The Man, The Myth, the Legend
Kareem Abdul-Jabbar may be the greatest basketball player of all time. The man’s accomplishments on the court are too numerous to name and his post-basketball career is perhaps even more impressive.
Whereas other athletes resign themselves to representing t-shirt companies or fast food chains; Abdul-Jabbar has become an accomplished filmmaker, an outspoken education ambassador, and a regular columnist for Time magazine.
His most recent article is, for one thing, beautifully written — It is frustrating that some people can be so talented at so many different thing — and for another, it is an absolutely scathing editorial against current GOP front-runner Ben Carson.
The crux of the article is Abdul-Jabbar’s attempts to answer one question, “Would President Ben Carson be good for African Americans?”
“Ben Carson is good for African Americans in that he is a deeply moral man who has done much good as a physician and now wants to upsize his good-doing on a national and global scale,” Abdul-Jabbar wrote, “…However, he chose to run for president of the U.S., and that’s bad for African-Americans. His repressive, muddled and pious policies and opinions often run against our Constitution—but his questionable proposals will likely, thankfully, be doomed by his lack of political expertise.”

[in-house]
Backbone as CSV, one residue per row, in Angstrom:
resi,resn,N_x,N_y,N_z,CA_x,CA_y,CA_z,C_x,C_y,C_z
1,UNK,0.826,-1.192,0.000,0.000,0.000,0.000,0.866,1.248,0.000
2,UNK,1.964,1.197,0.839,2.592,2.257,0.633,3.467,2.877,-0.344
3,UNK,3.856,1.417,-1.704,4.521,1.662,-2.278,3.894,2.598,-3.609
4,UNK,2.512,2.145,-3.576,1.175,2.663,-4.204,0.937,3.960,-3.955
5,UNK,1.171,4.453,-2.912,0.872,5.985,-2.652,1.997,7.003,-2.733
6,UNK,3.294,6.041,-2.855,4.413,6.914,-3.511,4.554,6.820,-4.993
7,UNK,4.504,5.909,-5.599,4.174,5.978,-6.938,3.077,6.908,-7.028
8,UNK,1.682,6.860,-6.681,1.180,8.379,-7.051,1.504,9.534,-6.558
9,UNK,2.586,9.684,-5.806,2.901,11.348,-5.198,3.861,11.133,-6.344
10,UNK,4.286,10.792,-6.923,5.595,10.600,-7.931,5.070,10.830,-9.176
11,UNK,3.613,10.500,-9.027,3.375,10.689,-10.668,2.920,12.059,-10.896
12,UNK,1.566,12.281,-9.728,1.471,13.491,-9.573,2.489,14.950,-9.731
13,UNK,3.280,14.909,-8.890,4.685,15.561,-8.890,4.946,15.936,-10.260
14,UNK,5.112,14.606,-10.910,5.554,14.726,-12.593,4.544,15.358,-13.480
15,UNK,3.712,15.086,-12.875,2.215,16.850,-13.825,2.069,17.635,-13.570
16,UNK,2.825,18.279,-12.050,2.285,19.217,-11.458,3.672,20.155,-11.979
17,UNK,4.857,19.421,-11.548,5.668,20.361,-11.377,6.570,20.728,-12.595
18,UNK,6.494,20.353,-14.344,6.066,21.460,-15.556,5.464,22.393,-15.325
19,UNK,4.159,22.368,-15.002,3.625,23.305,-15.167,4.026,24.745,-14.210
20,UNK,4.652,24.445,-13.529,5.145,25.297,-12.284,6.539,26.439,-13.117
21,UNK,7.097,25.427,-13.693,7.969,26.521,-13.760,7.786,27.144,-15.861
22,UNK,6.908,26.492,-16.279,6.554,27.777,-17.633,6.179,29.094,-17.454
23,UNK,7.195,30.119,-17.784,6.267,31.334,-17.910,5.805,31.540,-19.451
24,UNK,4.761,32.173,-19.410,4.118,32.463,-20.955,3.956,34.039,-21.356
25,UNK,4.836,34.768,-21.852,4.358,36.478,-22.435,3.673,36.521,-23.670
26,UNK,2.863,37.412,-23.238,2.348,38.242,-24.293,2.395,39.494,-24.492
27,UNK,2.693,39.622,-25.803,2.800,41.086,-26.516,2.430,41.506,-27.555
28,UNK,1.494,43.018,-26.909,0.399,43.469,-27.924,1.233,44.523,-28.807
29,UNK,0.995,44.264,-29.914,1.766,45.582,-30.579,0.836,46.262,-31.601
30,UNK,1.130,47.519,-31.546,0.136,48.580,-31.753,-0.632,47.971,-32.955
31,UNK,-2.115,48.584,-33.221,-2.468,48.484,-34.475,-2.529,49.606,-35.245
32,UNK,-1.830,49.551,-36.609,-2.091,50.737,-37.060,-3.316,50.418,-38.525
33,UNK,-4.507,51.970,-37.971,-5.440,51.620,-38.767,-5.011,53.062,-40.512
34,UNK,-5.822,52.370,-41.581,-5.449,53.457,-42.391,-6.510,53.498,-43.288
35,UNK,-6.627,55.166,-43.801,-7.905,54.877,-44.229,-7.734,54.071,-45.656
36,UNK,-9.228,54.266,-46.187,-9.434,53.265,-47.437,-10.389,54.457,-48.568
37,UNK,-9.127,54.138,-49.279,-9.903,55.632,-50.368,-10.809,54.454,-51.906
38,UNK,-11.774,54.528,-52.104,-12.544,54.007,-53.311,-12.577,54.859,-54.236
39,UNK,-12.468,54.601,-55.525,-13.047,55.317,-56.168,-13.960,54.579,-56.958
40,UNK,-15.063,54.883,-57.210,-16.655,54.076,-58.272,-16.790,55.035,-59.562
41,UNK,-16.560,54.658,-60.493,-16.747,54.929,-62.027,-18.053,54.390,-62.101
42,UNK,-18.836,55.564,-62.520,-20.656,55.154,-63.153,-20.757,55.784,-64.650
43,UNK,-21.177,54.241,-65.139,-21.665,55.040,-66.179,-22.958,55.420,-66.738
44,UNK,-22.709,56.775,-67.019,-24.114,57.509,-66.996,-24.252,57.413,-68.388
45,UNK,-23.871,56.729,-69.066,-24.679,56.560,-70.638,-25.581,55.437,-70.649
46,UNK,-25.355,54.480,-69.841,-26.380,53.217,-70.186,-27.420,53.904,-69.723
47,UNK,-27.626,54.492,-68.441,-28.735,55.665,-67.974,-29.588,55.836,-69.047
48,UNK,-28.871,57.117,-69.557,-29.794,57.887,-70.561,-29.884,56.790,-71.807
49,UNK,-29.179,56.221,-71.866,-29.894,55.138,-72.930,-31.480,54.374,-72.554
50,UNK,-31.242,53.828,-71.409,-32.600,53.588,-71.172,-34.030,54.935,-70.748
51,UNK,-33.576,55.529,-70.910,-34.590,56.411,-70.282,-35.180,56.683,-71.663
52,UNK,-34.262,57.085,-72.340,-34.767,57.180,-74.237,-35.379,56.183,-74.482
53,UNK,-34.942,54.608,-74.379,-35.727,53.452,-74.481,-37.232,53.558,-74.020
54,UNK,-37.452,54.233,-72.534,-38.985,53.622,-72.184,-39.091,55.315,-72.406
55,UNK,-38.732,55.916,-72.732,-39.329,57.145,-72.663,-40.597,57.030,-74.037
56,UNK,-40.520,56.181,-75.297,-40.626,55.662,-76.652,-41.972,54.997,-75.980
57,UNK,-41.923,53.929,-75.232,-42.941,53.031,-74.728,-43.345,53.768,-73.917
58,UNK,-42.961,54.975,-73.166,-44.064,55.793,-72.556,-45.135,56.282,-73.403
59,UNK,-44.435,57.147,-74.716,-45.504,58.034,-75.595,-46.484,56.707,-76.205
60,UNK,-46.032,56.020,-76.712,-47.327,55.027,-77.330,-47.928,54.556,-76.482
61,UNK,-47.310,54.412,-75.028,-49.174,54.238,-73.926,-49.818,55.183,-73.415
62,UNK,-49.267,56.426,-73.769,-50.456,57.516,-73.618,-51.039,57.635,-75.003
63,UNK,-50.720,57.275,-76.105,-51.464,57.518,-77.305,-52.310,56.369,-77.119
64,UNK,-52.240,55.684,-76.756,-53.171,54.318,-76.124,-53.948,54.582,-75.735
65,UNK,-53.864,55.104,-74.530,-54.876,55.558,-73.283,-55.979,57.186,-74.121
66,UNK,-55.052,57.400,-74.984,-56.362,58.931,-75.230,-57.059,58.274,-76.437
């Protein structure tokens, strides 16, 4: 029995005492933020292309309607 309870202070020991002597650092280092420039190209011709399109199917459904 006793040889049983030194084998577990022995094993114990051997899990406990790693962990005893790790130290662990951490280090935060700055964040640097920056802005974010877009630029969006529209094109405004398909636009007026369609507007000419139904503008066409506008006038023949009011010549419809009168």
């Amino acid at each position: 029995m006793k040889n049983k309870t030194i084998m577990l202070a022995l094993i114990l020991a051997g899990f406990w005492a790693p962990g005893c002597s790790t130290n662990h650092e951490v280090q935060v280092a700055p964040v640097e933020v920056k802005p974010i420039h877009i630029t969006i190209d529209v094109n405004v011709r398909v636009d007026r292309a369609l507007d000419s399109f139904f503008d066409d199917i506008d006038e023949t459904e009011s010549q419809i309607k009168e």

The rest of the article is devoted to similar diatribes against Carson’s views towards education, science, poverty, and African American values. Abdul-Jabbar ends the article by writing that:
“We are always striving to do better for our people by fulfilling the promise of a democratic Eden here and now. How we participate in that revolution determines who we really are. These are the times when all Americans need a champion willing to fight hard to fix the problems that affect people from all walks of life, not deny or ignore them. Ben Carson is not that champion.”
Since this article was released several headlines have cropped up that paint Abdul-Jabbar as attacking Carson for his Christian values.
This was not the point of the article for Abdul-Jabbar. The point was to demonstrate his strong opposition to a Carson presidency and to encourage other African Americans to think critically about whom they cast their vote for in 2016.
This was a well thought out, well researched, and masterfully written piece and it should be read in its entirety not reduced to erroneous sound bites.
Unfortunately, sound bites seem to be all that people can handle these days.
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